Portland Opera Turns 50 This Month—and One Woman Has Been There For It All

From chorus girl to costume queen, Frances Britt has been involved with almost every Portland Opera production of the past half century. We look back at some of the wildest moments—and wildest costumes.

By Aaron Scott November 3, 2014 Published in the November 2014 issue of Portland Monthly

In 1964, Portland Opera staged its first show, Die Fledermaus, in Madison High School’s cafeteria. Frances Britt was a chorus girl with the fledgling company, which had branched off from a city-organized event. Since then, she’s been involved in almost every one of the opera’s 219 productions. After swapping her role as singer for the backstage duties of costume manager in 1982, Britt has sewn thousands of outfits, creating new ones for the company’s original productions and altering costumes from shows rented from other opera houses. As Portland Opera begins its 50th-anniversary season this month (with Die Fledermaus, of course) we talk with the woman, now 78, who has seen, and dressed, it all.

The first opera I sang in was Carmen in 1961. Back then, the opera was under the auspices of the Bureau of Parks and Recreation. Every summer we did an opera in Washington Park. The chorus was on risers, and it was windy. We were on one side and we could see the set was falling down on the guys on the other side. It wasn’t heavy, so we just kept singing, trying not to laugh.  

When we’re building our own production, usually the director is the big boss and says what he would like. Then the costume designer draws renderings and goes fabric shopping. Some are beautiful artists; others just draw stick characters in little costumes. We go over each rendering, and we start making patterns based on the singers’ measurements. Then we make a mock-up with muslin and put it on a form. When we’re satisfied, we start cutting out fabric and stitching it up. We probably have 3,000 costumes in the warehouse.

We rent shows, with their costumes and sets, more often than we build them, because it’s so expensive to build. We’ve gotten some pretty awful-looking alterations—made by other companies. Our saying is: “send them to Portland Opera, and we’ll fix them.” 

We usually get one difficult singer per show. We got a singer once who didn’t like the high neck of the costume—it was the period, what are you going to do? But she complained so much that we made her a new costume. Another problem is footwear. I’ve had singers for whom I’ve had to order 20 different shoes to find a pair. One of them is coming back for Die Fledermaus. I won’t tell you who it is.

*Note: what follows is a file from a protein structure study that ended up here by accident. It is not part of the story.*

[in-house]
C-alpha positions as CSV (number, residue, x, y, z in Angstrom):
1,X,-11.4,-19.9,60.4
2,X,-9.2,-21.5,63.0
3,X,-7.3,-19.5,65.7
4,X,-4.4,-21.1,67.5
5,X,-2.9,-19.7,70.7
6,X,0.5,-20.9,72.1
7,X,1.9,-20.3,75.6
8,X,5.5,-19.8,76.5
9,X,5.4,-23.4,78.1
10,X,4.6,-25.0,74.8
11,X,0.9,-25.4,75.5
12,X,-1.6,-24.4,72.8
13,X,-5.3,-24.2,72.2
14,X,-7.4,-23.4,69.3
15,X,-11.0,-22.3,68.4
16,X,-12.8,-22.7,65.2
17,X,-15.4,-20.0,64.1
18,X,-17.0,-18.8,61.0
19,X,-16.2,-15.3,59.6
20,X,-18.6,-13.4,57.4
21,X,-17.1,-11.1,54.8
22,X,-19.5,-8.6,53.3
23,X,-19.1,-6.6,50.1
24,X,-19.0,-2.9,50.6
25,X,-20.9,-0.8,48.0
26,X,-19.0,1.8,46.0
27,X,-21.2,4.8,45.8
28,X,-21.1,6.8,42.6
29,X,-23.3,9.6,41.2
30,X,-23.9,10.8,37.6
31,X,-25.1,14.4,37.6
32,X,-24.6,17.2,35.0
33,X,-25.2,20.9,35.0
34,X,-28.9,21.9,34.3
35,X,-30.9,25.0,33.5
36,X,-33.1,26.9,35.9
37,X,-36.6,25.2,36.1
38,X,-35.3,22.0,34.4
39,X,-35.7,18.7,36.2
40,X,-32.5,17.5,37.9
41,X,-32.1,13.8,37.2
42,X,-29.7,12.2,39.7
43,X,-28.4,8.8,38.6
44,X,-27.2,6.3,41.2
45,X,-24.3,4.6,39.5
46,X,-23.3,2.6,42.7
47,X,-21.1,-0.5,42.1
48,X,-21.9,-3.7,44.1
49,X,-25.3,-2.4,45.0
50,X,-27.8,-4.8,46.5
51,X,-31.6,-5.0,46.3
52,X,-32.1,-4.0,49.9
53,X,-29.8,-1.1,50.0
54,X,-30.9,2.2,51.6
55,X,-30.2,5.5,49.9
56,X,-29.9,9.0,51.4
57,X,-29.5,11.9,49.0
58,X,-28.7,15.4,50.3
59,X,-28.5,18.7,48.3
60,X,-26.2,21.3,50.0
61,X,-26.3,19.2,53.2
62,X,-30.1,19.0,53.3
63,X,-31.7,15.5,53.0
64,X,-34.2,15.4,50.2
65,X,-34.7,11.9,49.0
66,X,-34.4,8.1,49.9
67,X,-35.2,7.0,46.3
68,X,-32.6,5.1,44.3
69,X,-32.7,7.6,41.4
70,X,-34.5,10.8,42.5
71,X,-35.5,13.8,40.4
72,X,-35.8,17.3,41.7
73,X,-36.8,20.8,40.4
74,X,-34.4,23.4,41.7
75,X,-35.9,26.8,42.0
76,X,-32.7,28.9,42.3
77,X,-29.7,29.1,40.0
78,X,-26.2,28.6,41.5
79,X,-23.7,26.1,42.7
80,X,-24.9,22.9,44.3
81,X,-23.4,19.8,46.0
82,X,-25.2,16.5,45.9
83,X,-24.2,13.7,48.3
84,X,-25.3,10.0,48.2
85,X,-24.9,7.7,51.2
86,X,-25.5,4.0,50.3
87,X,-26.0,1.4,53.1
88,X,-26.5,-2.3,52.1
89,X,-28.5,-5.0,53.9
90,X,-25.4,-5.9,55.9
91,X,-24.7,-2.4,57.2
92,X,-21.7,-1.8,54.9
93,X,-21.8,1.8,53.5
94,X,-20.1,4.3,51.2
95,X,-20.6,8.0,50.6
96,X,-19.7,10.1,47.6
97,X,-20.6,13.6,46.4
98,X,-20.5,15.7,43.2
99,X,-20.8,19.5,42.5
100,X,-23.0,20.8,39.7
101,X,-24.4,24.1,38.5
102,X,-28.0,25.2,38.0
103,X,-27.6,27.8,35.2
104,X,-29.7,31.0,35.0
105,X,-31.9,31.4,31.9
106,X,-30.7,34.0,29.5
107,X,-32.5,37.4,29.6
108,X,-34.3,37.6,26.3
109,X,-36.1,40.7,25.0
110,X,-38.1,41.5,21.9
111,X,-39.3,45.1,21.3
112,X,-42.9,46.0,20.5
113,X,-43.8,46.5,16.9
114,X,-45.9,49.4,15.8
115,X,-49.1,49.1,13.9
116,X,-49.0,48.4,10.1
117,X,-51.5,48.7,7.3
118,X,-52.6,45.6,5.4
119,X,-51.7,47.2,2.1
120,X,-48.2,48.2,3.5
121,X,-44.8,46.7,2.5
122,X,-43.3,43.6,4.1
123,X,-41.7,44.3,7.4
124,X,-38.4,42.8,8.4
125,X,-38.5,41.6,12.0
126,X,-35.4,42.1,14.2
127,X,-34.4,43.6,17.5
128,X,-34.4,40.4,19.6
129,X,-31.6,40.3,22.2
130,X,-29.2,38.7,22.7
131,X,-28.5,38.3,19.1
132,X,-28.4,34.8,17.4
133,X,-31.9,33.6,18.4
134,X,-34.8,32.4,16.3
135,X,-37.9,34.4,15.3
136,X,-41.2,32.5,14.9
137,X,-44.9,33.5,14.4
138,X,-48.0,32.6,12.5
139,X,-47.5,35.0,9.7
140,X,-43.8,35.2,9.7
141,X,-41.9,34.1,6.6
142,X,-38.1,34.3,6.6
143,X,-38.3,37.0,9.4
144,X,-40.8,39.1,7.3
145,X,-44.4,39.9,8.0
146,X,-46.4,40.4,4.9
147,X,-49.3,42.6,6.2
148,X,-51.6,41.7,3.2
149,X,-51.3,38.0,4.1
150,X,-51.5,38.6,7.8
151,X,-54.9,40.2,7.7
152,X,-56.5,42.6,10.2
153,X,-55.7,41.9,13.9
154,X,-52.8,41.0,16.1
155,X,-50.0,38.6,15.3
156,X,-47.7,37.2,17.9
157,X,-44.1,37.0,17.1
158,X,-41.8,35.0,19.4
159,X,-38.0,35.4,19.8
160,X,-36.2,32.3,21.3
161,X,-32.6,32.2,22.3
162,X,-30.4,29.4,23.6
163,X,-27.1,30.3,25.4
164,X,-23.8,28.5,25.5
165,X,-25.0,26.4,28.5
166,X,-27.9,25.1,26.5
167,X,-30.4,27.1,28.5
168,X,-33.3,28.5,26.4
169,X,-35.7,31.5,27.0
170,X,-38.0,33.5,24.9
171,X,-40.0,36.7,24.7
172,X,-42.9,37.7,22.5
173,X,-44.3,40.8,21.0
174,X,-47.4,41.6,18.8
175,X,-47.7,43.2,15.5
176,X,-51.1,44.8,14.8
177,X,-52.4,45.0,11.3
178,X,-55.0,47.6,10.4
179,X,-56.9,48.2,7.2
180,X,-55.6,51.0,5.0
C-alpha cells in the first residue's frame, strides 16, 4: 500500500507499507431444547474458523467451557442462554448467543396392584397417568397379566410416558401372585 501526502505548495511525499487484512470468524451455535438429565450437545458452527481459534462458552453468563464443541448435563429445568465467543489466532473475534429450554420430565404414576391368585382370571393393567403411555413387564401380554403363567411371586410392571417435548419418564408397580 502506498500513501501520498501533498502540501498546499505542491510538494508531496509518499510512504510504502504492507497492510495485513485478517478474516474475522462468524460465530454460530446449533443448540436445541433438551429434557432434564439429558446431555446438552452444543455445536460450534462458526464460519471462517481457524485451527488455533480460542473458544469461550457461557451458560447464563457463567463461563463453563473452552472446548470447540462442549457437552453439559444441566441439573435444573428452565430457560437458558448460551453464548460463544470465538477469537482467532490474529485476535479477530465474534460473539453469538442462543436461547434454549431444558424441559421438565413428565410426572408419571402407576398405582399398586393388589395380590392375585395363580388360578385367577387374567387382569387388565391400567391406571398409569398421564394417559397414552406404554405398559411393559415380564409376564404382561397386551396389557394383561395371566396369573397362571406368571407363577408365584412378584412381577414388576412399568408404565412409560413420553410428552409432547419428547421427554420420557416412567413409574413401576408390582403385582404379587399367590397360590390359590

We were doing Rigoletto, and one of the principal guys tore his crotch. There was no way in hell he could get his laced boots off and on between scenes, so I had to sew him up on my hands and knees. A lot of times there’s not time to go back to their dressing room, and we set up quick-change booths. Sometimes I have 14 dressers. There’s a lot that goes on backstage that people don’t realize. 

One of my very favorite operas we created is Carmina Burana. The chorus was in 1950s dress with hats, gloves, and purses I bought in thrift stores. We used the BodyVox dancers, and we had one of them dance with a big boa constrictor. The first time we were rehearsing, the snake handler walked through the chorus with the snake, and it freaked out one of the women so badly she almost had a nervous breakdown. It’s our most popular opera for companies in other cities to rent. When it goes out, they have to rent a snake.

We had an elephant named Tiki here for Aida twice. All she did was walk across the stage with a bunch of supernumeraries, who were costumed as slaves. One night she bolted. I don’t know what spooked her, but she started running across the stage. Can you imagine, those big feet? All the barefoot slaves—she would crush your bones! 

There’s no comparison between what the opera is now to what it was in the 1960s. It was pretty amateurish. There were no rules; no one belonged to the union. Robert Bailey, who was here before Christopher Mattaliano [the current general director], really got things started by hiring promising singers who’ve gone on to be famous. Now we have a good reputation. The artists always say that this is one of their favorite opera companies because they’re treated so well. 

I’m going to be 79 in December. I never missed a day at work until 1997, when I broke my nose playing softball with the Portland Opera Divas. When I was thinking of retiring three years ago, one of the principal singers said, “Frances, you can’t retire; you have to work through the 50th anniversary at the opera.” I know—it’s here. 

Slide Show: Portland Opera's Costumes Through the Years

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